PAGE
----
I am not much of a professional sports fan these days. But every year at this time I remember myself as a kid, pulling out my old Maury Wills baseball mitt and Carl Yastrzemski bat from the basement to play outside with my friends, following what seemed like endless winters while growing up in the Midwest.
Throwing a baseball back and forth for hours felt like absolute freedom. And every once in a while you could reach an exalted state with a best friend whereby the two of you would feel at one with each other, the gloves and the ball – nothing would miss the mark, until you fell out of that groove due to fatigue, or maybe the dinner bell ringing.
The same kind of thing happens with other sports, including an outdoor sport like fishing, another harbinger of spring. As any good fisherman will tell you, it is at those times when you feel unified with the fish, and the stream in which you both do your dance, that the true nature of the sport and the freedom it has to offer is realized. For me, there is no greater sense of liberation, and belonging at the same time, than to commune in this way with nature, often in the company of a dear friend. Continue reading
Those of us who have toiled much of our adult lives in the world of alternative and sustainable agriculture sometimes feel like we’ve been dressed up for years to attend a party that has never arrived. We get closer and closer, it seems, though the main event just doesn’t materialize. But even without the culminating experience we hope for and expect – a complete revolution in farming and food systems – we also know that its achievement is no less critical.
Problem is, there is no amount of empirical evidence or scientific analysis that can make a true revolution happen. Such input just piles up, as though behind some kind of socio-political dam until desperate situations can unleash the change that will flow down like rushing waters. The science itself can sometimes become part of that obstruction, preventing necessary change more than pushing it ahead as we’d like to believe.
I’ve said it before and it bears repeating – there has never been a time in human history when we’ve known so much about what must happen, yet remain so incapable of taking constructive steps toward a better future. We see the tragic loss of topsoil and biodiversity around the globe, the rise of super-pests of all kinds, driven by technology unfettered with ethics, and the increasingly failed economic systems that enrich the barons of Big Food while leaving farmers quite literally “in the dust.” We see the rise of chronic illness corresponding to the nutritional diminishment of our food, and rural communities choosing to install prisons and landfills as “hopeful” strategies to achieve economic development. We see the condition of the natural environment changing right before our eyes, as we continue to invent increasingly efficient methods for extracting fossil fuels and releasing more carbon into the atmosphere. However, we can’t seem to muster the necessary determination to do anything broadly effective about any of this. Continue reading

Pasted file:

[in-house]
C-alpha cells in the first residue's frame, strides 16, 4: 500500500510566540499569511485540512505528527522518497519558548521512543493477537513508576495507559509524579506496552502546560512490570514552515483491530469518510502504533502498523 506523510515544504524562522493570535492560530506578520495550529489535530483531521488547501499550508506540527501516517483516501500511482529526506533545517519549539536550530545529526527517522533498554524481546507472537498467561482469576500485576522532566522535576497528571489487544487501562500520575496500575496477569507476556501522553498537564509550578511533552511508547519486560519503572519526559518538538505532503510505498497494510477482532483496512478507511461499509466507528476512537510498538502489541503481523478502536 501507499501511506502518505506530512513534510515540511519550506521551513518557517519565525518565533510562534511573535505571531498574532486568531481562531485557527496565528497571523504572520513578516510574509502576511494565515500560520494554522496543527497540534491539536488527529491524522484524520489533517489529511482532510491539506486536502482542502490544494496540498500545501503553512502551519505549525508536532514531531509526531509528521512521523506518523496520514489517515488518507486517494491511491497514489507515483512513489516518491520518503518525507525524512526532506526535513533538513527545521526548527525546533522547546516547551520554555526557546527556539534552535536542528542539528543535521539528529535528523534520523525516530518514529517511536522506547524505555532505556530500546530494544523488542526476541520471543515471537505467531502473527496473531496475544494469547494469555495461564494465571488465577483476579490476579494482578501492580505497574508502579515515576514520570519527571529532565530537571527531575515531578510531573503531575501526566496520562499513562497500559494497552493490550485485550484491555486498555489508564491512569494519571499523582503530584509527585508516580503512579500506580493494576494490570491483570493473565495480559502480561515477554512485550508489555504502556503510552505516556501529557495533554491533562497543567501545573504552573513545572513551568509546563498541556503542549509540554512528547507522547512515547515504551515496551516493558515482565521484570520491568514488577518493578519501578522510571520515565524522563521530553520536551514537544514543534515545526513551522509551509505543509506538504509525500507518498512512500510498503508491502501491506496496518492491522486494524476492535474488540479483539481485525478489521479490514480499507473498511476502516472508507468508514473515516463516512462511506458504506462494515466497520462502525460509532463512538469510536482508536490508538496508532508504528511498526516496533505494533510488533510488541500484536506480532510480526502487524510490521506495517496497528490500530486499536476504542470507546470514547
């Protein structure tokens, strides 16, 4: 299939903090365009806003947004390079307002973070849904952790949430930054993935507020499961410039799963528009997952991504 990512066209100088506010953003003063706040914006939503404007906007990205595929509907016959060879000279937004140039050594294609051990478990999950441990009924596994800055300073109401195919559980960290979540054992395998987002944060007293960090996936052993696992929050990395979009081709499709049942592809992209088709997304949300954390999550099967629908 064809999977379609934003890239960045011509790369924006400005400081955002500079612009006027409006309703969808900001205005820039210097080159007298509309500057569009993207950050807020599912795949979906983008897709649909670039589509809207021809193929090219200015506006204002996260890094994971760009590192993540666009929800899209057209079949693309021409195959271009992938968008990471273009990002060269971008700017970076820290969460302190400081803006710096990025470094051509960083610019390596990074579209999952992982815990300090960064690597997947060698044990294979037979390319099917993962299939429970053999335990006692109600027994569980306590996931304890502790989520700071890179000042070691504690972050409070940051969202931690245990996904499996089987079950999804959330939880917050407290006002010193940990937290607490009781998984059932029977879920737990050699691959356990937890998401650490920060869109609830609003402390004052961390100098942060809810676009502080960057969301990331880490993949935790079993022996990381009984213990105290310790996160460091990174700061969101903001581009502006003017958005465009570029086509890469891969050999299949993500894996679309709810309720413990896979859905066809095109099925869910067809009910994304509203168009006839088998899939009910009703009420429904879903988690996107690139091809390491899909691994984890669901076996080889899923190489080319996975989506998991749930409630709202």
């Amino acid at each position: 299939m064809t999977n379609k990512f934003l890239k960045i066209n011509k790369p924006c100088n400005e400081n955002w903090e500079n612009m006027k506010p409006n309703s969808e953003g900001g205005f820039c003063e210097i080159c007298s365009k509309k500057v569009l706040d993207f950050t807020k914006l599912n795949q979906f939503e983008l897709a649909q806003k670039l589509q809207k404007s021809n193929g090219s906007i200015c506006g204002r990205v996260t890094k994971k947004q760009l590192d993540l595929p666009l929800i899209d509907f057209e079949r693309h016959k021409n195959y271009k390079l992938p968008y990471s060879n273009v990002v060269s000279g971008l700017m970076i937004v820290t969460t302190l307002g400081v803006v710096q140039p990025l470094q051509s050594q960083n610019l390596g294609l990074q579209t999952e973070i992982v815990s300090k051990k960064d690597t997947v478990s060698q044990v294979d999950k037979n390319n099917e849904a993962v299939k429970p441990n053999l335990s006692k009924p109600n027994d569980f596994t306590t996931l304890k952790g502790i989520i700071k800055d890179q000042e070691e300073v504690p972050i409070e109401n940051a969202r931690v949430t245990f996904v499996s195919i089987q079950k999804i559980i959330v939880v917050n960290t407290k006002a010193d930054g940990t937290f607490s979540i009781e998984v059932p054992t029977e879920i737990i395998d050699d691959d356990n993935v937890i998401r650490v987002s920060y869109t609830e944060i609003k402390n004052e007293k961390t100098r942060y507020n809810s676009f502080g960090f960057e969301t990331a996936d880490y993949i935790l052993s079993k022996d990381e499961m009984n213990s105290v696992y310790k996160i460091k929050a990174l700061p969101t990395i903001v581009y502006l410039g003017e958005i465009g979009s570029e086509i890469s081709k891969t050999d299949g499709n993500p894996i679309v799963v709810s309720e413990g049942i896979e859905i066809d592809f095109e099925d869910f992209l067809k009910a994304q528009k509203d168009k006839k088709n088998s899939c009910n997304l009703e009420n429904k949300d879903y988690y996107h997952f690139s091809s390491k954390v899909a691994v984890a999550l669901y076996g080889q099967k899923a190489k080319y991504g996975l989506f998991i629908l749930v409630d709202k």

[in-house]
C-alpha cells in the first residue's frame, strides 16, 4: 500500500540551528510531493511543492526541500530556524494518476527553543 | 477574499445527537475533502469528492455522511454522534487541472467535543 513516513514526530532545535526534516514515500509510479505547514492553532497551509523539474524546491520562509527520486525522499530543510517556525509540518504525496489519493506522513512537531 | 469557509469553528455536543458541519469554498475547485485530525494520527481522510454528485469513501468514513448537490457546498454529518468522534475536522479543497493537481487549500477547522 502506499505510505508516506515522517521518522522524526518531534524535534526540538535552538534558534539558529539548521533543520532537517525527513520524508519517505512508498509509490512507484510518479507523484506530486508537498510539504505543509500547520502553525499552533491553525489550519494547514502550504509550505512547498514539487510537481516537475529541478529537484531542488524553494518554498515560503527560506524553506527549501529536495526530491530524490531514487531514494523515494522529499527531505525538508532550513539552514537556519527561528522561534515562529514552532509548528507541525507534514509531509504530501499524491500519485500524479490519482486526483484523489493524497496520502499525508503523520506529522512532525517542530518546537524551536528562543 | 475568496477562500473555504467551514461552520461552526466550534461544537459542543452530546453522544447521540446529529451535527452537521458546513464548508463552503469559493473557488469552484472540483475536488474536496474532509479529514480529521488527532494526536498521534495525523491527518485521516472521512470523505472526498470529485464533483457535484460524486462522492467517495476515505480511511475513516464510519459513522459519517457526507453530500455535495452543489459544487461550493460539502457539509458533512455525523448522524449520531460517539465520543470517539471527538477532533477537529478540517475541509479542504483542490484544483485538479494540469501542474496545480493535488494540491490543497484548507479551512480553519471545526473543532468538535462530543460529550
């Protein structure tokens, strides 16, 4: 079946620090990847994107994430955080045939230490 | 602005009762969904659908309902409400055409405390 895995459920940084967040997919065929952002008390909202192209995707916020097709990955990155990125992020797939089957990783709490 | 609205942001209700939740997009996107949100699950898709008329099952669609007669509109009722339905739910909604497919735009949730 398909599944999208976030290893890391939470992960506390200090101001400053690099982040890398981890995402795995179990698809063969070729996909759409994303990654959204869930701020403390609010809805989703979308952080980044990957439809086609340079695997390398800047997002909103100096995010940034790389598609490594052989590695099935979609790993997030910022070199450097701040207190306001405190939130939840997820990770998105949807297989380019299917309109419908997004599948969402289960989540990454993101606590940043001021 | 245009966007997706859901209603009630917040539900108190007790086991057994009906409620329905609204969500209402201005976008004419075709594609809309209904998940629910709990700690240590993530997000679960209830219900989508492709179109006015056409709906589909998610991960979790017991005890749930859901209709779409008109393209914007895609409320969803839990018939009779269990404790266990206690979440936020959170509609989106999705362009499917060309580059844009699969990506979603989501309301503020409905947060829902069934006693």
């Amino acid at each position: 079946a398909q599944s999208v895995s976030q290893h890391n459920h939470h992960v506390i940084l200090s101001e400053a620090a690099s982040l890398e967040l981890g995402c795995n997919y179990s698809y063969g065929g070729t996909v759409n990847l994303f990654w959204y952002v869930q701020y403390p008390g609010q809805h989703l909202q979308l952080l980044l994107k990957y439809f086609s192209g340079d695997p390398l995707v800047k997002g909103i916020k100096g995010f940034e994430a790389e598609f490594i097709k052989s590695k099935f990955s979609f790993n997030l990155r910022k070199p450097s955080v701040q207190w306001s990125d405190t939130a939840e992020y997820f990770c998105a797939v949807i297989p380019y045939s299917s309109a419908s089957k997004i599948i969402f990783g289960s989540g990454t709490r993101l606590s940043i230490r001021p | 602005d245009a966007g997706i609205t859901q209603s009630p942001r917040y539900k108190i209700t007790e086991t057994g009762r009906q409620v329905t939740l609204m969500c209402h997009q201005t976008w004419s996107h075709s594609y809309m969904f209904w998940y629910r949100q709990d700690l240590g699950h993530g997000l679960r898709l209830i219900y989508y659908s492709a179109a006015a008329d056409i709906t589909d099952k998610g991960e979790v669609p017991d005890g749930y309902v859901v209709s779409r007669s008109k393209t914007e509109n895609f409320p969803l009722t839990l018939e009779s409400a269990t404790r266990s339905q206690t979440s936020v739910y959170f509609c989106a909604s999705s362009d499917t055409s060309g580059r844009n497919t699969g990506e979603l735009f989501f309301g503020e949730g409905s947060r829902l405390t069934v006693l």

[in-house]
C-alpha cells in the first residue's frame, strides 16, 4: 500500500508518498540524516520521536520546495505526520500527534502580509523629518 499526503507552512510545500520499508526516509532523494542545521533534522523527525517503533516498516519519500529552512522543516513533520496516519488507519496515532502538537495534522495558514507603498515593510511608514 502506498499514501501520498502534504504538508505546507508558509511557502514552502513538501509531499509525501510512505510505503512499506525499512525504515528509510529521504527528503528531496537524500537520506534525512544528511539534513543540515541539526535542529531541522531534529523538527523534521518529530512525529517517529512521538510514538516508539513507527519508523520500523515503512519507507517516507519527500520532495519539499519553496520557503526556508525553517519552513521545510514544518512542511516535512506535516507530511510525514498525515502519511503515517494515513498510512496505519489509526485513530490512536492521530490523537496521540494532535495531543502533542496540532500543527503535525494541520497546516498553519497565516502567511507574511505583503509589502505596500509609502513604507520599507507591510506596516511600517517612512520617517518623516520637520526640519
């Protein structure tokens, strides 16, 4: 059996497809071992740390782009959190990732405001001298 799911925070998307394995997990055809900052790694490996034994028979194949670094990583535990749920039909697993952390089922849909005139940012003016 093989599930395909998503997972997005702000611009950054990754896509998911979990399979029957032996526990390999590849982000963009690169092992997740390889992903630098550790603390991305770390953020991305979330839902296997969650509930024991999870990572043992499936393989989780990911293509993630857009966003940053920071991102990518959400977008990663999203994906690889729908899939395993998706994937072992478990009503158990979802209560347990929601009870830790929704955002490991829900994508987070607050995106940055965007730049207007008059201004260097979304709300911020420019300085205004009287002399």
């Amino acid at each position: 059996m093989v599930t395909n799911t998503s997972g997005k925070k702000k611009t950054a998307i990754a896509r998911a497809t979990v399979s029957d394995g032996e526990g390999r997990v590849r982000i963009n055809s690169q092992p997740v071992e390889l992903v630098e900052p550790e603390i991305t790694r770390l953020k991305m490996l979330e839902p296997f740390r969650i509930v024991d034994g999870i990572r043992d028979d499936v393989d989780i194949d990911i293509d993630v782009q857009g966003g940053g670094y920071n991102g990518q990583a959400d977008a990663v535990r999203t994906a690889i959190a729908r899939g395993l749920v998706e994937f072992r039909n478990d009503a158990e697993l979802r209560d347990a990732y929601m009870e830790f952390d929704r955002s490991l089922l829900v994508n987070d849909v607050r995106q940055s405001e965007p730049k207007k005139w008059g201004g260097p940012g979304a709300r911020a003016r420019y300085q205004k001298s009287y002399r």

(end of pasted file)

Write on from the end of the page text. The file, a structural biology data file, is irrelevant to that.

The past year has been an extraordinary one in the world of sustainable agriculture for many reasons, some of which may not be fully understood for many years to come. That year (November ’12 thru November ’13) included much attention across the country to labeling of genetically engineered foods, including two high-profile public referendums that went down to defeat in California and the state of Washington. For many, this effort, occurring state-by-state, has become the holy grail of the effort to promote local, sustainable and organic food and farming systems for the future.
But for me and many of my closest colleagues across the country, the past year has been about something much less glamorous, i.e. the drive to understand, explain and then fix the problems in proposed regulations associated with the federal Food Safety Modernization Act (FSMA). This was certainly a long slog by any measure, with dozens of folks working together to generate hundreds of pages of public commentary in response to thousands of pages of material we were given to digest last January. It was an extraordinary experience that I wouldn’t want to repeat, but the sort of work that had to be done at a critical moment in our sustainable food system movement. Continue reading